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Showing posts from August, 2013

Sensitivity in Historic Preservation

There was a time in our past when one could walk down any street and be surrounded by harmonious buildings.

Jonathan Hale, The Old Way of Seeing, 1994

Rotted window sill on theNederland Mining Museum, Nederland, Colorado

Sensitive is an adjective that get's used a lot in the world of historic preservation. When I first started out doing historic preservation carpentry I would ask those carpenters who used the adjective what its definition was to them. I heard "just take care of the building", "don't make it look new, keep it crooked", and "use the proper techniques". Pretty vague definitions. Then I saw these "experts" work on old buildings, most were as "sensitive" as a bull is in a china shop. I didn't see carpenters at work on these jobs, I saw hacks from a construction site using 16d coated sinkers instead of beautifully tapered square nails; the use of pneumatic trim guns on historic trim; and many times structural featu…

My Cool New Fancy Hammered Brass Glue Pot!

Glue is, briefly, the gelatinous extract of bones, hides, and horns of animals and fish.

George Ellis, Modern Practical Joinery, 1902



The gluepot that I ordered from MusiCaravan arrived today! Wahoo!



What a sweet looking pot! Can't wait to make some glue in it!




I also bought The Gluepot Warmer so I can keep the glue warm for an extended period of time, such as when I glue the tentellones to the top and sides of a guitar.

Both items are well made and the brochure that comes with the pot says that the pot will last several life times if it is well cared for! I believe that statement.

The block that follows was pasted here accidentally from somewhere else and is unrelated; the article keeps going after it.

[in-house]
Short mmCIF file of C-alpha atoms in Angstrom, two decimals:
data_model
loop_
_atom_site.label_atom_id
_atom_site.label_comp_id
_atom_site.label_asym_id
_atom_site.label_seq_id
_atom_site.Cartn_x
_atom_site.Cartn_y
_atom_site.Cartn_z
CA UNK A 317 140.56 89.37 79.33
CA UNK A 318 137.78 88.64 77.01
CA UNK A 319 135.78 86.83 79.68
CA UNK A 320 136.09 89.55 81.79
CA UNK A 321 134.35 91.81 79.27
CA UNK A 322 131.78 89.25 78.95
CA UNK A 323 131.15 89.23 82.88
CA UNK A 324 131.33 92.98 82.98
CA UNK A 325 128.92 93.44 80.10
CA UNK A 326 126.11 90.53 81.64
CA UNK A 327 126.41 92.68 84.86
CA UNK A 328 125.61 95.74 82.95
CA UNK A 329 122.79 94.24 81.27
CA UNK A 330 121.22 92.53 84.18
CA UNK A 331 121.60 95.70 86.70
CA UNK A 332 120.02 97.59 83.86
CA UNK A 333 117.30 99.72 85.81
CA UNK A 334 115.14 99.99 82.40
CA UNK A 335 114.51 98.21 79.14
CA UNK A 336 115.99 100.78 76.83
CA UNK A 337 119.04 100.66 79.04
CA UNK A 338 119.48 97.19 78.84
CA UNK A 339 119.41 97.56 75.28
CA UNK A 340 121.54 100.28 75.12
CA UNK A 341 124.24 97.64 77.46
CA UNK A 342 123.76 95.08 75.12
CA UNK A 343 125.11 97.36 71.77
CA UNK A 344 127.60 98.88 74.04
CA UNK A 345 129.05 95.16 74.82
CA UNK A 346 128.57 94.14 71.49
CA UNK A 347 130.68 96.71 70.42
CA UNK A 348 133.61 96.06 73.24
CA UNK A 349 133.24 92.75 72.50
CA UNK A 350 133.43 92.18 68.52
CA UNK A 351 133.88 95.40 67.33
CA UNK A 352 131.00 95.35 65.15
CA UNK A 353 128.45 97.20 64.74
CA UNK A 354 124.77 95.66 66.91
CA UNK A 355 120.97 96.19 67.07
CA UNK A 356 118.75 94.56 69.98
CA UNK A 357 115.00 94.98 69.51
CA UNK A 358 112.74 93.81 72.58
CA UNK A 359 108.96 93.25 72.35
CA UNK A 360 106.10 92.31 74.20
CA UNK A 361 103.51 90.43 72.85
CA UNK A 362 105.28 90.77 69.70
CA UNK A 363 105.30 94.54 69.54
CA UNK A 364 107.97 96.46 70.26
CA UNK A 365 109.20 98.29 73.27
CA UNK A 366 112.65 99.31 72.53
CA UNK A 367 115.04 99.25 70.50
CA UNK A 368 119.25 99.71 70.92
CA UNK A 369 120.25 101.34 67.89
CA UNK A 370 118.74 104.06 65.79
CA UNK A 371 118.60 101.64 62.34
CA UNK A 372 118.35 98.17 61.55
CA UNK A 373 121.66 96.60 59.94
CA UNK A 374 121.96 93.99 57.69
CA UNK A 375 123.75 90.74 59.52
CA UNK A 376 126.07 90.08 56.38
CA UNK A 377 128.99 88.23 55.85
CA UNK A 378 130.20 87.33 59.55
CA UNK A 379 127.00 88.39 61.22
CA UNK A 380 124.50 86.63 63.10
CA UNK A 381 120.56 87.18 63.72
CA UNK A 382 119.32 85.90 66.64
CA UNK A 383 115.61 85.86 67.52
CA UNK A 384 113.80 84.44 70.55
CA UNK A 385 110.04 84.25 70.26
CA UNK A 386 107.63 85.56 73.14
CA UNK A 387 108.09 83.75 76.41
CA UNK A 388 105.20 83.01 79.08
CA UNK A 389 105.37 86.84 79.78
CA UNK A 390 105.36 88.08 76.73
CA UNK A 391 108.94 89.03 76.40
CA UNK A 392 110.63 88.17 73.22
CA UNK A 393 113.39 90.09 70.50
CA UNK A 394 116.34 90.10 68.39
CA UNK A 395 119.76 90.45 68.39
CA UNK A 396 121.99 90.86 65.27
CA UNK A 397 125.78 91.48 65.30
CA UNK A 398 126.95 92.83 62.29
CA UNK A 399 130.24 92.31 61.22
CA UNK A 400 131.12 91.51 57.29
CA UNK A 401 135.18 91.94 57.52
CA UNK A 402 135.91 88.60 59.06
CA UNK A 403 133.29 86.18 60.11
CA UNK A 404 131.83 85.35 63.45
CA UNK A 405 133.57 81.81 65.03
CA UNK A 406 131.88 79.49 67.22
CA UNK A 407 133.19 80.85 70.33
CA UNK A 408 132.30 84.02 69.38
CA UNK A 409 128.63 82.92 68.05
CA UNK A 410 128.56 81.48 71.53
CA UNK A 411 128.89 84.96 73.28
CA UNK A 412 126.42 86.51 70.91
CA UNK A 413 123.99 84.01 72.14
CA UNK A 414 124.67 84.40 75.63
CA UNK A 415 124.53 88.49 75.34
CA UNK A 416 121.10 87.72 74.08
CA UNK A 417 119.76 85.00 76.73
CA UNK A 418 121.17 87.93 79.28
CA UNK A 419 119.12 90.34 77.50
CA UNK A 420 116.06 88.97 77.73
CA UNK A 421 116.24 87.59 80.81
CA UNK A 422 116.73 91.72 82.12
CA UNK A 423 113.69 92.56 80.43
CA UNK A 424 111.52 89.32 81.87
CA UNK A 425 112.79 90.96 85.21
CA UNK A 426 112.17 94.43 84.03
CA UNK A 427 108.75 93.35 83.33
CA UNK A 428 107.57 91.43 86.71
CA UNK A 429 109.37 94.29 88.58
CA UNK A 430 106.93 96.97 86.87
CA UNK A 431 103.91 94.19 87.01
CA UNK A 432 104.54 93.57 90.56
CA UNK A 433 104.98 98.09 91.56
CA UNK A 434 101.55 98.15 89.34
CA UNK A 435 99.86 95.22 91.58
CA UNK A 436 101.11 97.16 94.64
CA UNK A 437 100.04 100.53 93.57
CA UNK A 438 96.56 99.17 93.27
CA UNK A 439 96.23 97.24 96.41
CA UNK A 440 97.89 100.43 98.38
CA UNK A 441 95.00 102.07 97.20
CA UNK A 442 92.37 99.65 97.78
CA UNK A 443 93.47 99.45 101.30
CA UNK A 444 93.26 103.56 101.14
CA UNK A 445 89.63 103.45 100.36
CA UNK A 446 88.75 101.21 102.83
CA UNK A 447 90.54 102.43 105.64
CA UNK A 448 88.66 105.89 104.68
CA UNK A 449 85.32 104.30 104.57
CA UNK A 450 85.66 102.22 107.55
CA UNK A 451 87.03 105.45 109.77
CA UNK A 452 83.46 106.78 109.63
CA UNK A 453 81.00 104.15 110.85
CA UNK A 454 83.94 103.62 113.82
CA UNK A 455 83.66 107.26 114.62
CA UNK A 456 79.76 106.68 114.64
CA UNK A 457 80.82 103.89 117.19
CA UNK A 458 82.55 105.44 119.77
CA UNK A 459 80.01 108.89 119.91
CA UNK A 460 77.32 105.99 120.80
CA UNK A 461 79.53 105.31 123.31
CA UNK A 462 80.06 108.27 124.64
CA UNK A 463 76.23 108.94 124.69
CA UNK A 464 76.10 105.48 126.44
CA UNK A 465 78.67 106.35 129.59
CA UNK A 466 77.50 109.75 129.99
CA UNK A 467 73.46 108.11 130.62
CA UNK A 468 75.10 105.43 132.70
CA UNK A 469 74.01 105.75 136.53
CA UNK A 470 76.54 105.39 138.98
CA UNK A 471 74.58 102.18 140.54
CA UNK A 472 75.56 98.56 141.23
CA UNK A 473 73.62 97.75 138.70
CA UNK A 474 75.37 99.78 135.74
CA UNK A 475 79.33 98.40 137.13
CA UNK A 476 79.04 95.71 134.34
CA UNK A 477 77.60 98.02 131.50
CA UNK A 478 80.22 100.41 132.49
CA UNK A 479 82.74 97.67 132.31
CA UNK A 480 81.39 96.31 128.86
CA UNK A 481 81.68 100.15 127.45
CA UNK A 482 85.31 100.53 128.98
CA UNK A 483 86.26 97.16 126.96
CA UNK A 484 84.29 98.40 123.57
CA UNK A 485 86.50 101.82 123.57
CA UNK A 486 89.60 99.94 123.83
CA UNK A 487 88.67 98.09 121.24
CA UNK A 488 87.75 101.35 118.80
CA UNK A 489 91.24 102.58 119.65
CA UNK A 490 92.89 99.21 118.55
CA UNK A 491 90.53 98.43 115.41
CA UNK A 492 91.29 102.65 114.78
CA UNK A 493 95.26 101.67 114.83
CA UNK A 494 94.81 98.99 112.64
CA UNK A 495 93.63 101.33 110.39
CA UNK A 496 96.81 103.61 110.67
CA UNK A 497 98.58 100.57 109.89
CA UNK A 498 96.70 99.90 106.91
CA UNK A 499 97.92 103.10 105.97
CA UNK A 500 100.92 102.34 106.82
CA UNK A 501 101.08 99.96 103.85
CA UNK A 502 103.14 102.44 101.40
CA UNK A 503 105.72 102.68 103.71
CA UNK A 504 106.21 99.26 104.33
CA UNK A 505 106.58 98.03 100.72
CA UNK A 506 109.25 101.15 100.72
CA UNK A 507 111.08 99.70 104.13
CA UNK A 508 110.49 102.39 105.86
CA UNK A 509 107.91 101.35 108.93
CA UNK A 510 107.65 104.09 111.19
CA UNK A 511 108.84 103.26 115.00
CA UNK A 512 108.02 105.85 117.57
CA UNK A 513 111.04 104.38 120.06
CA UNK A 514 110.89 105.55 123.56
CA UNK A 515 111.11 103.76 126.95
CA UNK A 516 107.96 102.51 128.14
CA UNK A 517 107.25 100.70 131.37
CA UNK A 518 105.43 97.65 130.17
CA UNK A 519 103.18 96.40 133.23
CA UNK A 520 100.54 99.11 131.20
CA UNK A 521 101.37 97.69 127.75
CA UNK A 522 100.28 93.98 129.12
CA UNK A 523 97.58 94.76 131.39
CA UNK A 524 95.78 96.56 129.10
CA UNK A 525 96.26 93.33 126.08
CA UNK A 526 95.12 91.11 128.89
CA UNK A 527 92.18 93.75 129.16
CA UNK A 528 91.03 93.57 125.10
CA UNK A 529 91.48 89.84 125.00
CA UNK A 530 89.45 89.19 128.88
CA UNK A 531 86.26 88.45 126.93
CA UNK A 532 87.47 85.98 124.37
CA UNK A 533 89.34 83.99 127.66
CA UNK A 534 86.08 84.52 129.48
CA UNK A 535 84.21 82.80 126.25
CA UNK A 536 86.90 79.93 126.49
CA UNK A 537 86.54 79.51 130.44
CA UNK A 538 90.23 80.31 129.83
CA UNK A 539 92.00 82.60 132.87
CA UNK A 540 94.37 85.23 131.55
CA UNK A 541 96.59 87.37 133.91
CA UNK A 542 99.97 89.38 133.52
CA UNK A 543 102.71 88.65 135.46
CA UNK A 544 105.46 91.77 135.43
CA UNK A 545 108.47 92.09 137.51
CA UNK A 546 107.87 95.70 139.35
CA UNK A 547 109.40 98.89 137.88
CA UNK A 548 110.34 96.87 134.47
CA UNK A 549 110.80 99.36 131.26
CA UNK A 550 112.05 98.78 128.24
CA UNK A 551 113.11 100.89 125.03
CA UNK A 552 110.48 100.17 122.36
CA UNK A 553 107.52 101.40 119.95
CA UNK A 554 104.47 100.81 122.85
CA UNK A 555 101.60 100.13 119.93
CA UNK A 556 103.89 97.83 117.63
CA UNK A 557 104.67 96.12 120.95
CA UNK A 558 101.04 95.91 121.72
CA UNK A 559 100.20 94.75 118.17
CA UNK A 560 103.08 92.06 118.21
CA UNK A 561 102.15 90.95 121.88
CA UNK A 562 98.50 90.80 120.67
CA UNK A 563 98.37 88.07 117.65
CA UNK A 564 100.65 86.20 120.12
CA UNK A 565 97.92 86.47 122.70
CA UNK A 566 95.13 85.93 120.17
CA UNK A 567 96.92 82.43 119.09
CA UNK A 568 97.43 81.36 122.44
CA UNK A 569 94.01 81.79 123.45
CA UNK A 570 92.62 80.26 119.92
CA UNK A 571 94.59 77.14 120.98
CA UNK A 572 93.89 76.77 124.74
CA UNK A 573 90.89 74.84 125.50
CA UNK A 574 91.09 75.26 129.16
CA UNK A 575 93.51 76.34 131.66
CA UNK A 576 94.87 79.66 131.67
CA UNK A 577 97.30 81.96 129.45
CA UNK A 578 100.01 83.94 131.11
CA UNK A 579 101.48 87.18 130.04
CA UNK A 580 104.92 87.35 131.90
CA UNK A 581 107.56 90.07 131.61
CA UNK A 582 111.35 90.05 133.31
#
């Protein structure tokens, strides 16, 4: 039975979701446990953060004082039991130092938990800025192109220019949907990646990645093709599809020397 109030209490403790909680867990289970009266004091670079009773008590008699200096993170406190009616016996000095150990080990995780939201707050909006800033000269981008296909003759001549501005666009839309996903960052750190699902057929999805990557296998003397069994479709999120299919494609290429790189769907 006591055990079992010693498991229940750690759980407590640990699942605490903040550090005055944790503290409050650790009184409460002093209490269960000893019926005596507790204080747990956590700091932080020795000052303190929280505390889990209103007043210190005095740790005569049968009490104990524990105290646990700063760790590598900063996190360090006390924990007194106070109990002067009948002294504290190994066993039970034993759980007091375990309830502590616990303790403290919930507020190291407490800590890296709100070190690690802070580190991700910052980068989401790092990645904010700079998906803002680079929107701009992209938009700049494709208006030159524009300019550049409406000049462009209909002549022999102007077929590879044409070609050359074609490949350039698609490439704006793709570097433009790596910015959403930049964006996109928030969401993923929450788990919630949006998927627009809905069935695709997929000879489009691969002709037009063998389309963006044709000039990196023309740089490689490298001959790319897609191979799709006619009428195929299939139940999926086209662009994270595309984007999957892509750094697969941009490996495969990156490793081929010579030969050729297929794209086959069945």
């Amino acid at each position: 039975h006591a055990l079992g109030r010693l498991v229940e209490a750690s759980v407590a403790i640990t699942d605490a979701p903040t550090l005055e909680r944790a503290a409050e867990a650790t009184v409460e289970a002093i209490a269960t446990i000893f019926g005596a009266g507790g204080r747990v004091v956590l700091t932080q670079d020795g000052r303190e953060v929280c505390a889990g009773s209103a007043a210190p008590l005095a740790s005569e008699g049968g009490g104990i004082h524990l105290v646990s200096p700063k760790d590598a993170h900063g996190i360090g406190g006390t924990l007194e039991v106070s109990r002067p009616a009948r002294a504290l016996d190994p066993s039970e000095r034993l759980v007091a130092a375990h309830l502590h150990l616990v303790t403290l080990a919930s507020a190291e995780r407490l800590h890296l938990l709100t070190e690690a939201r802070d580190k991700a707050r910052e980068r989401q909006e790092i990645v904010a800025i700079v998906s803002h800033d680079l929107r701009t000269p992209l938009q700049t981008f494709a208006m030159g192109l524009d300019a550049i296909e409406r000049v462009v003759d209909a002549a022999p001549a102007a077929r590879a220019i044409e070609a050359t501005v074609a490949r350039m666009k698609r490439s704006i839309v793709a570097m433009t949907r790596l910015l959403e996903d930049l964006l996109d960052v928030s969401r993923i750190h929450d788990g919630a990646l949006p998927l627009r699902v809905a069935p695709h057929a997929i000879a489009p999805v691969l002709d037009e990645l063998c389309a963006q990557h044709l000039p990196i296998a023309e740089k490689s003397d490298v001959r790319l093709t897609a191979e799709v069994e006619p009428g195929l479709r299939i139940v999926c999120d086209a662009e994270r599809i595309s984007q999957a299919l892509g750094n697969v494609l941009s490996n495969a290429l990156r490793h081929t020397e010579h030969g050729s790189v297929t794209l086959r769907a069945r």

A shot of Julia's guitar when I was gluing on the kerfing for the back. The tentellones for the top and sides I glue in one-by-one with just my fingers, imagine that in this day and age!

Do check out MusiCaravan's site and also take a look at Toolemera Press website and the PDF version of the little book, Doing the Gluing, a nice treatise on using hide glue.

Rocky Mountain Mammoth Mine, Boulder County, Colorado--Restoration Work on the Cabin, Part 2

Domestic buildings are of two principal sorts: folk houses and styled houses. Folk houses are those designed without a conscious attempt to mimic current fashion. Many are built by their occupants or by non-professional builders, and all are relatively simple houses meant to provide basic shelter, with little concern for presenting a stylish face to the world.

Virginia and Lee McAlester, A Field Guide to American Houses, 1984


On Friday afternoon, August 2, 2013, I was able to go home that night knowing that I could bar the door and windows on the addition of the cabin at the Rocky Mountain Mammoth Mine site. Brian and I met the goal I had set, that all the structural and siding repair work was to be done by the end of day, August 2. The sill timbers are in place, the floor is down and repaired, the shear and siding is back up and repaired and the "back door" is fixed and swinging on its hinges. Boy, was that a good feeling. All that is left to do on this addition is to fix …